Director Brent E. Huffman was interviewed on CNBS regarding Trump administration's position on Afghanistan as U.S. newly measures its stake in Afghanistan's natural resources.
According to the CNBC report, the U.S. has spent upwards of $700 billion on Afghanistan's war, and the Trump administration is hoping to recoup some of that via its vast mineral wealth.
Stephen Feinberg, the billionaire financier who owns the military contractor DynCorp International, is informally advising Trump on Afghanistan, according to a report in The New York Times, which said the company may potentially play a role in safeguarding American mining operations. "We have no expectation of supporting commercial mining programs, but continue to work at the direction of the U.S. government," a DynCorp representative told CNBC.
The article introduces Saving Mes Aynak to explain the ongoing history of foreign countries, such as the U.S., Germany, and China, bargaining and claiming stakes in Afghanistan's natural resources.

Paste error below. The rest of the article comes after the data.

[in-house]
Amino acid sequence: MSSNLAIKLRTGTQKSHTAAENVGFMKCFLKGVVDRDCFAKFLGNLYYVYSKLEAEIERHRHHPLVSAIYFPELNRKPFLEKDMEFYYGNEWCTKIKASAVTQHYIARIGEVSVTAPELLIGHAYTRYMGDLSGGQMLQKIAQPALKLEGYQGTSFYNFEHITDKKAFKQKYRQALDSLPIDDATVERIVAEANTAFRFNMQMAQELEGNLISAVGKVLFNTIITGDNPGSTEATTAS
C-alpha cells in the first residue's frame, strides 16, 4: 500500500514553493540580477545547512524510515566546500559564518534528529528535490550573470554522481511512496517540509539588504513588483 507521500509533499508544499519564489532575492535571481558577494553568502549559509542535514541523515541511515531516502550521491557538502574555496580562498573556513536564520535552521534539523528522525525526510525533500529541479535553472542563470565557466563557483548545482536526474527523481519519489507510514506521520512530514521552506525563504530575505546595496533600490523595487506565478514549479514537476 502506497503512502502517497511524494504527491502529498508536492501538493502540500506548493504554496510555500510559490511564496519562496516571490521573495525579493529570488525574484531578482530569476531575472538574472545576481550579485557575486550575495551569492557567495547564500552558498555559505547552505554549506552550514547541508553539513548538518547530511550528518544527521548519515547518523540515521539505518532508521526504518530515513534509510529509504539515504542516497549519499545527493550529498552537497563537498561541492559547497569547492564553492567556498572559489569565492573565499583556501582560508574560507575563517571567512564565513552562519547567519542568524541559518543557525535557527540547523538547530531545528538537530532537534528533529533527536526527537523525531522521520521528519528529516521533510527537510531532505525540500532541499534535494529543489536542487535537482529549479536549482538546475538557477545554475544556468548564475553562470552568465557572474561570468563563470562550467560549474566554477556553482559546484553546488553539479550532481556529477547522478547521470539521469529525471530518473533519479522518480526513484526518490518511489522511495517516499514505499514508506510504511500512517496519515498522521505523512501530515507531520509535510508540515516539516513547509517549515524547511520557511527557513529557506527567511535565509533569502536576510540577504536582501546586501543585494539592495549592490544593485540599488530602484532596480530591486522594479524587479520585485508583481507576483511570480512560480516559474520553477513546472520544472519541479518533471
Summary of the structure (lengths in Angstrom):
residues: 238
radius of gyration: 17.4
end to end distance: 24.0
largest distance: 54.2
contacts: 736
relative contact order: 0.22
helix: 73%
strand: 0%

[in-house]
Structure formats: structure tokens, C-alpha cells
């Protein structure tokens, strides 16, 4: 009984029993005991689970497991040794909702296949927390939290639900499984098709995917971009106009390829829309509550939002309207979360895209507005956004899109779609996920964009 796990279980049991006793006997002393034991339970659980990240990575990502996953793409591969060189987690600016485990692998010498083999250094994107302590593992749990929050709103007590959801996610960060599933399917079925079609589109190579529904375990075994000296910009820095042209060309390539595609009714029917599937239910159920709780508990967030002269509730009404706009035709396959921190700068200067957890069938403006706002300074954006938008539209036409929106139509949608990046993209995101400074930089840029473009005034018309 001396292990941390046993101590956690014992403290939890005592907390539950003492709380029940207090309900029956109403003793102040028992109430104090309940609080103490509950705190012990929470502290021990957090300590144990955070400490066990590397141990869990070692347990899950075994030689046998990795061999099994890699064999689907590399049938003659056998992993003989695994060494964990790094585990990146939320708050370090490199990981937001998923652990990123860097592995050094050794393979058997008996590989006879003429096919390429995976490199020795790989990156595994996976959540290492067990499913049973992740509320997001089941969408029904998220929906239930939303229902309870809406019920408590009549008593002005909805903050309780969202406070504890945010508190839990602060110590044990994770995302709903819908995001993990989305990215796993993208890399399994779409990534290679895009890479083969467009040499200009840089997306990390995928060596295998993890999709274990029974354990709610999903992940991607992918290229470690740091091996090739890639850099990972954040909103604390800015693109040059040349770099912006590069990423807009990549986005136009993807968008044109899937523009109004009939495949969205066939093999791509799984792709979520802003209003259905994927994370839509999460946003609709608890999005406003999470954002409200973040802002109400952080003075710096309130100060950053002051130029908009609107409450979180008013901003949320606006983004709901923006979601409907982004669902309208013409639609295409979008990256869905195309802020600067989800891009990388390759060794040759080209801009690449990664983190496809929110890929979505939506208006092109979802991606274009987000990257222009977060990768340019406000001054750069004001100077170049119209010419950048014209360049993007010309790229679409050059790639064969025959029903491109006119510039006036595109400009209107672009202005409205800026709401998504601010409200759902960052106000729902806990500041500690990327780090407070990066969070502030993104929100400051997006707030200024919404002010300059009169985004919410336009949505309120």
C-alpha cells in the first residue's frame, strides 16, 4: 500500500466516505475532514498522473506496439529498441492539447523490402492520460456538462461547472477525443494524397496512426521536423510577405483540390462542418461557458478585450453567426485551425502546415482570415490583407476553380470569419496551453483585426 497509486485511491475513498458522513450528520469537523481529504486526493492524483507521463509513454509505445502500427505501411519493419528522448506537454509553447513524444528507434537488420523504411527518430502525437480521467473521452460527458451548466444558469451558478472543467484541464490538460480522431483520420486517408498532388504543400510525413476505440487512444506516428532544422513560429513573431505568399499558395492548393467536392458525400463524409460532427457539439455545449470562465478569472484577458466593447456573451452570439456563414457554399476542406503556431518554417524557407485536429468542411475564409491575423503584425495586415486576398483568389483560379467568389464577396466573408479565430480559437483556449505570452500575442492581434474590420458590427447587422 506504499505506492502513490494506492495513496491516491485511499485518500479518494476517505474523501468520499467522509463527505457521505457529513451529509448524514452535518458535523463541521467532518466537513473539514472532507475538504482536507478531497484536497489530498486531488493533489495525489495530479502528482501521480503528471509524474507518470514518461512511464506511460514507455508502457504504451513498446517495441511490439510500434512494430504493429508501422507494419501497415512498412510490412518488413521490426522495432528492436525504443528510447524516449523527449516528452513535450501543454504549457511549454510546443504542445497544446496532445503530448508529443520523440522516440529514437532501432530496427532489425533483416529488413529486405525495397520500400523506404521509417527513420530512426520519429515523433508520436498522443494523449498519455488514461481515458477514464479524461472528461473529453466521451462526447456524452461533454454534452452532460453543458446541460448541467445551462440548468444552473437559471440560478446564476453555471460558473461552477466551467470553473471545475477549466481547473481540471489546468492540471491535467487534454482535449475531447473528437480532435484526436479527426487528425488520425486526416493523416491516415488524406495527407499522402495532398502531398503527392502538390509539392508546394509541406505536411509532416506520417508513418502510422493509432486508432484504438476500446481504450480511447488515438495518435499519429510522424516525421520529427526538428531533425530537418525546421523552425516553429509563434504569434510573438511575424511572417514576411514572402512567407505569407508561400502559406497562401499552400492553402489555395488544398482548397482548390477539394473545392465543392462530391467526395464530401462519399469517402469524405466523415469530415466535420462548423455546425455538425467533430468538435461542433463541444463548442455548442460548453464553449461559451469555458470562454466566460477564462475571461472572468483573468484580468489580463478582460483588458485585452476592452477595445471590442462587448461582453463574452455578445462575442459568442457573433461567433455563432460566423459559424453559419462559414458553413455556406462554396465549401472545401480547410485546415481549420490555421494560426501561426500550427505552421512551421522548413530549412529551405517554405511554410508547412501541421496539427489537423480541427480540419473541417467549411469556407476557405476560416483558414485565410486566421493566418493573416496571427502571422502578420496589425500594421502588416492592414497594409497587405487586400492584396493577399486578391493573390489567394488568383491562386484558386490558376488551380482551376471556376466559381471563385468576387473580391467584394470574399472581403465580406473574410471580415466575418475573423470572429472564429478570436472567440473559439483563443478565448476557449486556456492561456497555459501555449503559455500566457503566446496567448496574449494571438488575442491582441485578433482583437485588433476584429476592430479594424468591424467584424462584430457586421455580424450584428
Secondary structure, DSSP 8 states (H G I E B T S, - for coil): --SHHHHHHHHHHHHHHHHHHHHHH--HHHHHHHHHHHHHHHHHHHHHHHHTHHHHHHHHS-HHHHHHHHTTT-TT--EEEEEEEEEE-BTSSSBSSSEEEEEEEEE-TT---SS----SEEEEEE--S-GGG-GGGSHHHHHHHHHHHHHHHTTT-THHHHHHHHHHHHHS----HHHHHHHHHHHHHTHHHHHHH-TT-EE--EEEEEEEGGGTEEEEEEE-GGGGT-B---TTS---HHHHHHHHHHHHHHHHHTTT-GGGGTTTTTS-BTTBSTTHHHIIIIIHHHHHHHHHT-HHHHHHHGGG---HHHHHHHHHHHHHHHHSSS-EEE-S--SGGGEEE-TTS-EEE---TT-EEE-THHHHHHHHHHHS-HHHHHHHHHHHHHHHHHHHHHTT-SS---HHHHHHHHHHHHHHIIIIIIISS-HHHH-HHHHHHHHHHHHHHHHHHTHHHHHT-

On Trump administration's possible interest in mining Afghanistan's natural resources, Director Brent E. Huffman commented, "American investment could potentially be worse" to CNBC.
He added that money from the sale of the mining rights could "solely benefit a very small number of corrupt officials," a legitimate fear given Afghanistan's checkered history with what the Brookings Institution recently called "predatory crime and corruption," as evidenced by the interviews and research shown in Saving Mes Aynak.
As of now, the mining of Saving Mes Aynak is still on hold. The Taliban had temporarily shown willingness to cooperate with the mining, but now, CNBC reports, the Trump administration may find the Taliban less than willing to be a partner in stabilizing the country.
The group has urged U.S. forces to leave Afghanistan, and asked Trump not to "hand over the Afghan issue to warmongering generals" as the president weighs a new strategy. On August 15, the Taliban wrote in an open letter that Trump must "understand the realities as a responsible president of the United States, and then make decisions based upon them."
Despite the concerning report, Saving Mes Aynak team remains firm in our belief that Mes Aynak should remain a protected heritage site to be permanently preserved and studied for the advancement Afghanistan's cultural assets.